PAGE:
You wanted to know
"Why does the sky turn green before or during a tornado?" asked Katherine Crawford's fifth-graders at West Oak Middle School in Mundelein.
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Suggested readingThe Fremont Public Library suggests these titles on stormy weather:
• "Tornado! The Story Behind Those Twisting, Turning, Spinning and Spiraling Storms" by Judith Bloom Fradin
• "How To Build A Tornado In A Bottle" by Lori Shores
• "Inside Tornados" by Mary Kay Carson
• "It's A Tornado" by Nadia Higgins
• "Weather Mania: Discovering What's Up and What's Coming Down" by Michael Dispezio
"Red sky at night, sailor's delight" is an old saying that forecasts good weather. The colors we see in the sky -- the red sky of a clear evening sunset or the brilliant colors of a rainbow -- come from the electromagnetic spectrum.
The spectrum is energy that is radiated in a wavy pattern. The widest waves, invisible radio waves, are at the low end of the spectrum. As the spectrum progresses the waves become smaller, with the smallest waves being invisible, atom-sized gamma rays.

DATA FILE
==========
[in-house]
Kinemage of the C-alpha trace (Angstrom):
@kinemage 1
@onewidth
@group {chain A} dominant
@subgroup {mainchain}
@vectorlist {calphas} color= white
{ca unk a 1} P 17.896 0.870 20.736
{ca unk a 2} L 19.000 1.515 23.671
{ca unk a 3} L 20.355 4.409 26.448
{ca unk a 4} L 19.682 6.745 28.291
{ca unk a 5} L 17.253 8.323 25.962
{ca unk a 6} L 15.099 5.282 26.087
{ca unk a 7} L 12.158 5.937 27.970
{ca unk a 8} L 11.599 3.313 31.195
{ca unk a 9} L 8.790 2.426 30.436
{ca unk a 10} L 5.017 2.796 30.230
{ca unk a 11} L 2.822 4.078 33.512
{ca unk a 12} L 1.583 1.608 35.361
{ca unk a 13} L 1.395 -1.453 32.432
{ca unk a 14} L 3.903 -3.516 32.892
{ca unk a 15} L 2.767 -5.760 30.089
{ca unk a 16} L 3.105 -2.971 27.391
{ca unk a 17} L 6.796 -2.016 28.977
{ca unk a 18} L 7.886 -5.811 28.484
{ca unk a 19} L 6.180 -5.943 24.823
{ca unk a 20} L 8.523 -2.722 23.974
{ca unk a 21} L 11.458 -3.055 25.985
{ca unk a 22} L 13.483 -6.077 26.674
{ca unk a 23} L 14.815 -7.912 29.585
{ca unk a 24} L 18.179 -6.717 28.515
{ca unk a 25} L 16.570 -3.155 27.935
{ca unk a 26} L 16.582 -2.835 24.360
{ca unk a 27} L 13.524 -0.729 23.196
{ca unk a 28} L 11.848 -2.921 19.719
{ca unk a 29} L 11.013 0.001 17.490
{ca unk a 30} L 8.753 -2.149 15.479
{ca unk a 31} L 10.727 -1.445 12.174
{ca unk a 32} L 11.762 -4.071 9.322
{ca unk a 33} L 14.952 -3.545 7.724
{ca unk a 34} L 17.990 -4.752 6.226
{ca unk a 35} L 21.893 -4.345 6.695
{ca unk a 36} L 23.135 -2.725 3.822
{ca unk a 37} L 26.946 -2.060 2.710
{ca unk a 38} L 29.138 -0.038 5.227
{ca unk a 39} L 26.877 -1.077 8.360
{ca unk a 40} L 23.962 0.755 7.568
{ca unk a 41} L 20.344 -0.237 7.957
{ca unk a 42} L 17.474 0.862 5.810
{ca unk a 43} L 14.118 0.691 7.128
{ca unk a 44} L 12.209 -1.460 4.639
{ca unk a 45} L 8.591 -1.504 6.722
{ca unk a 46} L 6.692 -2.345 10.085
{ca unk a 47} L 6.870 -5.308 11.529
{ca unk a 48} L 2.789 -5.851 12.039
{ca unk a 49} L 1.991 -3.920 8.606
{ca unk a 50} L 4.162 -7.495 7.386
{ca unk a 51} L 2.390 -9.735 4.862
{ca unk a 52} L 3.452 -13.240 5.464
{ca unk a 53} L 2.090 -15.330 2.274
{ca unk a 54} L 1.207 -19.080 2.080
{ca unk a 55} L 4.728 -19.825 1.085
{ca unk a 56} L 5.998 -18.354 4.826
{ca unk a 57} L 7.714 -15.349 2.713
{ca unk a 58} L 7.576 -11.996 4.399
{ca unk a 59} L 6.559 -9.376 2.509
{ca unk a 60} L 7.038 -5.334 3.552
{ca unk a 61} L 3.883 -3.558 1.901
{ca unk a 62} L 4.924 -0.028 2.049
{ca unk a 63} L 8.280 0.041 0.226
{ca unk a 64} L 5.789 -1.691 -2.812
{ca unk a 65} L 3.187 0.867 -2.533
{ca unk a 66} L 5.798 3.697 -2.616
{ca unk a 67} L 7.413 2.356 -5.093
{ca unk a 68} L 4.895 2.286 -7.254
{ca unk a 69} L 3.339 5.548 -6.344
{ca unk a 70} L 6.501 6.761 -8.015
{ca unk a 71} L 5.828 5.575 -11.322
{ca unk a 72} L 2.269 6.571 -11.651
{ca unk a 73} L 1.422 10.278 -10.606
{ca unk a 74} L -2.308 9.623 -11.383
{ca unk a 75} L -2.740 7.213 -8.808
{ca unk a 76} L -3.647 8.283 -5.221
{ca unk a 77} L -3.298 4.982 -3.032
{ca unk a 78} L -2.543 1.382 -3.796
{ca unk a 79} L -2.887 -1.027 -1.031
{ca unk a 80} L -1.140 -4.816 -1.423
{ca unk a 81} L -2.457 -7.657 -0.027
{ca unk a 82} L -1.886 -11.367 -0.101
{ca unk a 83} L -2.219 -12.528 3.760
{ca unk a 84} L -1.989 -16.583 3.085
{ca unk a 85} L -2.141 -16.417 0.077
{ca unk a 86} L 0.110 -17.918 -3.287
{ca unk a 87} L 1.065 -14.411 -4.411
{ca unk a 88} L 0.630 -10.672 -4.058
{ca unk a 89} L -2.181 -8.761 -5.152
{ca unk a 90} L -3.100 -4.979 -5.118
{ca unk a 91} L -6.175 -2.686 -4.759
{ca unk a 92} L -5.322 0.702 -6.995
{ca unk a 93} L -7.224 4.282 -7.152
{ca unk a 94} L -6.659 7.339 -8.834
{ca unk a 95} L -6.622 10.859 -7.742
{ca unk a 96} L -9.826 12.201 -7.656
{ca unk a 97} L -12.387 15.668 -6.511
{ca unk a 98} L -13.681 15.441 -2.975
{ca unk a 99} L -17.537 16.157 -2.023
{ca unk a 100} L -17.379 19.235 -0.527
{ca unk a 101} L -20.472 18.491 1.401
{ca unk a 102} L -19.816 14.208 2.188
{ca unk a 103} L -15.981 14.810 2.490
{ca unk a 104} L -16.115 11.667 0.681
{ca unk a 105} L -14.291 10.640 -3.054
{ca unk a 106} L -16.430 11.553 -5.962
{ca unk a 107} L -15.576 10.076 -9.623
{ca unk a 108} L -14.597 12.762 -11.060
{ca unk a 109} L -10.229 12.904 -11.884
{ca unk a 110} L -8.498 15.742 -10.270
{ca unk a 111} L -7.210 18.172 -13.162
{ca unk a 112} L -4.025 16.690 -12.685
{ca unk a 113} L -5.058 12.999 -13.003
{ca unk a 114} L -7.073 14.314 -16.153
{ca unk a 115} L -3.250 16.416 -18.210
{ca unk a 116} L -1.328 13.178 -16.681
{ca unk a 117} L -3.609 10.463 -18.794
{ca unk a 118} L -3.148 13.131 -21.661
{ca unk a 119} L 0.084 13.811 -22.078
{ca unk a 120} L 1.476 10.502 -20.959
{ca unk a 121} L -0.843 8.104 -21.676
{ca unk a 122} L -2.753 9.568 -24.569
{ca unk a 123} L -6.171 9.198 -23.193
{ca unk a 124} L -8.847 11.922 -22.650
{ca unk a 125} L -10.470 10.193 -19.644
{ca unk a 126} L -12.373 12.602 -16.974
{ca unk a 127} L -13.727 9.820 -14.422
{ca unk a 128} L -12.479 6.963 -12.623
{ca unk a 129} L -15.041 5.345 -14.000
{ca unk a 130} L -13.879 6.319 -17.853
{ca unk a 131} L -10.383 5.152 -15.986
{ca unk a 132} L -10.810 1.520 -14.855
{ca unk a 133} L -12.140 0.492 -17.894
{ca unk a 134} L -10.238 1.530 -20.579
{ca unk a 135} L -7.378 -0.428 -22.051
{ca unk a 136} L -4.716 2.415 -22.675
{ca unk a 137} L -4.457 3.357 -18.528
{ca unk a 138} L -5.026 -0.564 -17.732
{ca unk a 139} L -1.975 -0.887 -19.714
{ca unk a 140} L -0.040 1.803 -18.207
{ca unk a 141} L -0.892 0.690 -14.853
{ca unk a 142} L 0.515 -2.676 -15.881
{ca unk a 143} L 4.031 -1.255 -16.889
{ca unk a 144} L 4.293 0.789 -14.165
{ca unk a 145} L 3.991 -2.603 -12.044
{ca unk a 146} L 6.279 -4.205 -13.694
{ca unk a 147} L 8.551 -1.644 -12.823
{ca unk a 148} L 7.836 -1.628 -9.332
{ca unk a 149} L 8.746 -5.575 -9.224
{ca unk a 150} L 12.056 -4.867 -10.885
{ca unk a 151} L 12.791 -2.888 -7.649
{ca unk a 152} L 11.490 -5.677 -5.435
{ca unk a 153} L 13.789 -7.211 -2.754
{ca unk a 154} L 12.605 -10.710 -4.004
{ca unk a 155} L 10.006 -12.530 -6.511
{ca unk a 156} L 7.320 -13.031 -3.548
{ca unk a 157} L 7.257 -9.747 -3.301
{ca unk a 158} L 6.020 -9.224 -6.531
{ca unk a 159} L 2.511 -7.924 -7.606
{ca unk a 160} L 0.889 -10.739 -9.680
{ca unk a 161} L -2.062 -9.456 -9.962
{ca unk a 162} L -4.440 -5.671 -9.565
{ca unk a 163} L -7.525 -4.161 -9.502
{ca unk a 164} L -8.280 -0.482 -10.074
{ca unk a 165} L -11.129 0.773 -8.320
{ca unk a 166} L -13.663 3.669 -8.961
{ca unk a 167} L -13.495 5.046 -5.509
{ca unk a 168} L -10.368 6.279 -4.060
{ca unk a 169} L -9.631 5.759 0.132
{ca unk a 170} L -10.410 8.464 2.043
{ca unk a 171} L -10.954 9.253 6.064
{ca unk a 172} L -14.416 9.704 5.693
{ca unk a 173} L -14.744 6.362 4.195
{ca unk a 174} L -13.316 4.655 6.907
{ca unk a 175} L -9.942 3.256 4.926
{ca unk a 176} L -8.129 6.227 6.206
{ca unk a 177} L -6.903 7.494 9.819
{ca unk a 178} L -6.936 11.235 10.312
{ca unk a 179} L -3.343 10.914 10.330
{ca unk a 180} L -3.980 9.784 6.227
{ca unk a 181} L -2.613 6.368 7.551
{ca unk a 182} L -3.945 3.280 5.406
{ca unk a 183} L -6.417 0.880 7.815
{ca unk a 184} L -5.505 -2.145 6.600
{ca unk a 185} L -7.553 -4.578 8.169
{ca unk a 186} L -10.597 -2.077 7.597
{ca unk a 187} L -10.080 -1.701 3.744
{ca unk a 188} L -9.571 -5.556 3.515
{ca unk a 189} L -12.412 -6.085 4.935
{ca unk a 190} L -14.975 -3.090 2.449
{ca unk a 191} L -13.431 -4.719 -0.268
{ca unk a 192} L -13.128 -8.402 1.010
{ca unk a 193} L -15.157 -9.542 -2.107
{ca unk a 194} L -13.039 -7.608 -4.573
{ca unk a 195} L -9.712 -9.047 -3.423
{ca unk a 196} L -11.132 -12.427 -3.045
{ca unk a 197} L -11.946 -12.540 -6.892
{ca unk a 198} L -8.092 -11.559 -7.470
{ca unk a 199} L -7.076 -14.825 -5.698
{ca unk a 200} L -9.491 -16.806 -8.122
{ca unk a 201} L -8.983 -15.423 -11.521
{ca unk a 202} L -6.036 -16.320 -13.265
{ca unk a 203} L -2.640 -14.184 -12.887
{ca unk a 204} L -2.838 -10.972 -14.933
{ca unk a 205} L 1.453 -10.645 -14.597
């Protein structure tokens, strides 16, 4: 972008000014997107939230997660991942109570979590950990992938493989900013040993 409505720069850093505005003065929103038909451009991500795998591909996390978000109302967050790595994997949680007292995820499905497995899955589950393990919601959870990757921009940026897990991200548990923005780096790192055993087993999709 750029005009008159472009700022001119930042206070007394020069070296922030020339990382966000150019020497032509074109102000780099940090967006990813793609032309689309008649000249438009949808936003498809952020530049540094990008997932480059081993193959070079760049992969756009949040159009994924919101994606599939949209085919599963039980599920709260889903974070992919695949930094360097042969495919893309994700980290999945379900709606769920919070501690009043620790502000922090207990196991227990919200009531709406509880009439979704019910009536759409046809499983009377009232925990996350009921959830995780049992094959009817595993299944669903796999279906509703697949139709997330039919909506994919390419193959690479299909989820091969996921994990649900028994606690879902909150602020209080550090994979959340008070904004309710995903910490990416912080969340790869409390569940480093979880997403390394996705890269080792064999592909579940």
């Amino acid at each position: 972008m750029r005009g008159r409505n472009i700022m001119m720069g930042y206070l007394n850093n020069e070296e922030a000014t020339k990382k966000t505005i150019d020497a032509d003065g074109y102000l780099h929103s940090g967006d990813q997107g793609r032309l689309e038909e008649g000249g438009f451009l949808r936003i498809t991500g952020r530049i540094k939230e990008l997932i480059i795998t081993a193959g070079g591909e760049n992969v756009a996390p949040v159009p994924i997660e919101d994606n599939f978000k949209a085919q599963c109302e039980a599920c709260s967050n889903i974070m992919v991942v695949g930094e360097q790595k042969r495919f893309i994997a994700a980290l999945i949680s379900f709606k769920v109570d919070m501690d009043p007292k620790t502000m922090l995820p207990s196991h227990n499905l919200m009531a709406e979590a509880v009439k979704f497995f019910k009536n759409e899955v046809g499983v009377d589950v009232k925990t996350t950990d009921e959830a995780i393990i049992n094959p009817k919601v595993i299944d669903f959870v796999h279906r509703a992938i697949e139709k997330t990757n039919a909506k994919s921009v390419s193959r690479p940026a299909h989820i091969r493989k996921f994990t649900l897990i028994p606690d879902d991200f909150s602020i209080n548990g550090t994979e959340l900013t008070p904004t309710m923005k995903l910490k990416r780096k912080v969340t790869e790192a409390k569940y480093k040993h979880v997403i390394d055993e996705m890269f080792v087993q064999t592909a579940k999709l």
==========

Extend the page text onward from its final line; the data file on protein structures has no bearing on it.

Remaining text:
Visible light sits in the middle of the spectrum. The larger waves in the visible spectrum are the reds, pinks and oranges. The smaller visible waves are blue or violet. Blue waves are more quickly absorbed and radiated by particles in the atmosphere like gas and dust, creating a blue tint to the sky.
As the sun sinks to the horizon at dusk, it takes longer for light waves to travel through the atmosphere. The most visible portion of the light waves becomes the larger waves of red, pink and orange.
Green skies signal severe storms.
"Some people believe that the sky turns green before a tornado and some believe that it turns green before a hail storm," said Lt. Blake Hamilton, U.S. Air Force meteorologist. "Neither response is exactly correct."
Hamilton said the mix of colors from the spectrum results in the eerie green cast to the sky.
When the temperature rises and severe storms begin to brew later in the day, the red wavelengths from the setting sun mix with the blue sky wavelengths and combine to make the sky seem green.
"The thicker water-intensive clouds offer a better chance for the sky to create a greenish tint," he said.